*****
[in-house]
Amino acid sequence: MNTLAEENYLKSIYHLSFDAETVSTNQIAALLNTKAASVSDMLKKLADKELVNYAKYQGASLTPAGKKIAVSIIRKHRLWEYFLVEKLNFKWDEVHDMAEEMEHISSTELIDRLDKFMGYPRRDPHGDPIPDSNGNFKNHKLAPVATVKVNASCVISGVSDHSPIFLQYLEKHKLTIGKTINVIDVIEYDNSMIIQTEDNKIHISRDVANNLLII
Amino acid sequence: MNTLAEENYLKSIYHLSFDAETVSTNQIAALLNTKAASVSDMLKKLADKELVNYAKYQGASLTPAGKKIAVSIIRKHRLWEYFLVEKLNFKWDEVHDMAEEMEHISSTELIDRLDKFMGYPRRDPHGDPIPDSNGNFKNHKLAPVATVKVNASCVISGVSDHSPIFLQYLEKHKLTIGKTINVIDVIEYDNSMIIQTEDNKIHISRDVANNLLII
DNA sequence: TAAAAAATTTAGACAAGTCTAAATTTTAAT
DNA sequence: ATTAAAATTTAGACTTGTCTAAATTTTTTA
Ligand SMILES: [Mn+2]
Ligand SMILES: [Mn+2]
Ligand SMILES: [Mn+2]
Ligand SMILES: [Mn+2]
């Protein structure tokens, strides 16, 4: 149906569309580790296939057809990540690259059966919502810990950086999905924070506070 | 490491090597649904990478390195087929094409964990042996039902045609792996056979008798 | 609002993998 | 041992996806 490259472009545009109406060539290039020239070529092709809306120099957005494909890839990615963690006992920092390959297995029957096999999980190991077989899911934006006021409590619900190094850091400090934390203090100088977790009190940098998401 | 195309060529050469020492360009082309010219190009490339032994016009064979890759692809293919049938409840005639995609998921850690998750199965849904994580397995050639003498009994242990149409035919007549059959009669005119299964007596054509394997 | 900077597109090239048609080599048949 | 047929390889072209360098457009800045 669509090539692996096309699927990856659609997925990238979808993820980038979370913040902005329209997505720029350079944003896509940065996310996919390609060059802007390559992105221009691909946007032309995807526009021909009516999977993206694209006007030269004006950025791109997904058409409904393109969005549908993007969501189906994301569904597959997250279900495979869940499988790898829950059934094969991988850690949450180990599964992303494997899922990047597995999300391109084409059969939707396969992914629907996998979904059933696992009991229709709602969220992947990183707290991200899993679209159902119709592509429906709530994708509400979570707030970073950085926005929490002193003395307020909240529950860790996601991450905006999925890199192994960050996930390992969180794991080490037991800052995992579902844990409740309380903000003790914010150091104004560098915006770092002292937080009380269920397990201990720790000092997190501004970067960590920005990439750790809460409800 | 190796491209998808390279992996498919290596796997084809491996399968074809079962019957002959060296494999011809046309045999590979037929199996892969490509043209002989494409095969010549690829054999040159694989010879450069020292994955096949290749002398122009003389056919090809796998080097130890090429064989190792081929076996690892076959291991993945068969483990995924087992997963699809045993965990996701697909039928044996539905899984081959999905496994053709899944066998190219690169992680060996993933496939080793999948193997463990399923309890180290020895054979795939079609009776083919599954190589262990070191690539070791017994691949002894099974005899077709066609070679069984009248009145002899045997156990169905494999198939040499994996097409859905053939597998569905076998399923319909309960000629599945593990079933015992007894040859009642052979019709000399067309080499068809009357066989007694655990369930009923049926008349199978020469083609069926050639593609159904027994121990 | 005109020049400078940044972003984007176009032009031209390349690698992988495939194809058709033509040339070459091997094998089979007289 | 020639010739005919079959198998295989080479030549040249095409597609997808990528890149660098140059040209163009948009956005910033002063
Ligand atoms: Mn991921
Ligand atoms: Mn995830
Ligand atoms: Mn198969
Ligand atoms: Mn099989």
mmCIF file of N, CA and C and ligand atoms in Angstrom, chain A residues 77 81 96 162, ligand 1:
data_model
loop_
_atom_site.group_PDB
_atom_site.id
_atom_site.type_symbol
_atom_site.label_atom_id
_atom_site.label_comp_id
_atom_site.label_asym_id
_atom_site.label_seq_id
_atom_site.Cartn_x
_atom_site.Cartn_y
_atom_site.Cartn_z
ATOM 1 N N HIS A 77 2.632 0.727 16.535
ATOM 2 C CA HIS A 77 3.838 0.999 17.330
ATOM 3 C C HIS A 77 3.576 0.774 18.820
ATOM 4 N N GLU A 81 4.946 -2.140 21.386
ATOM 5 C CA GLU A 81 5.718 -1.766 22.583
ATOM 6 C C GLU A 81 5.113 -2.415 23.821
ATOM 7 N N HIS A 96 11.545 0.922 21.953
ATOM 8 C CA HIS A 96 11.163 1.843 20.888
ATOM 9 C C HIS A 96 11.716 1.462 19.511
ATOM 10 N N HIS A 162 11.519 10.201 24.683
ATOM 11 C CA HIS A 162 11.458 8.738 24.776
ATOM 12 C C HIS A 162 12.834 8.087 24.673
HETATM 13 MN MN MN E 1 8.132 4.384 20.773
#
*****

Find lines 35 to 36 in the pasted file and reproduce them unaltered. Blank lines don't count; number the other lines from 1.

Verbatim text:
ATOM 8 C CA HIS A 96 11.163 1.843 20.888
ATOM 9 C C HIS A 96 11.716 1.462 19.511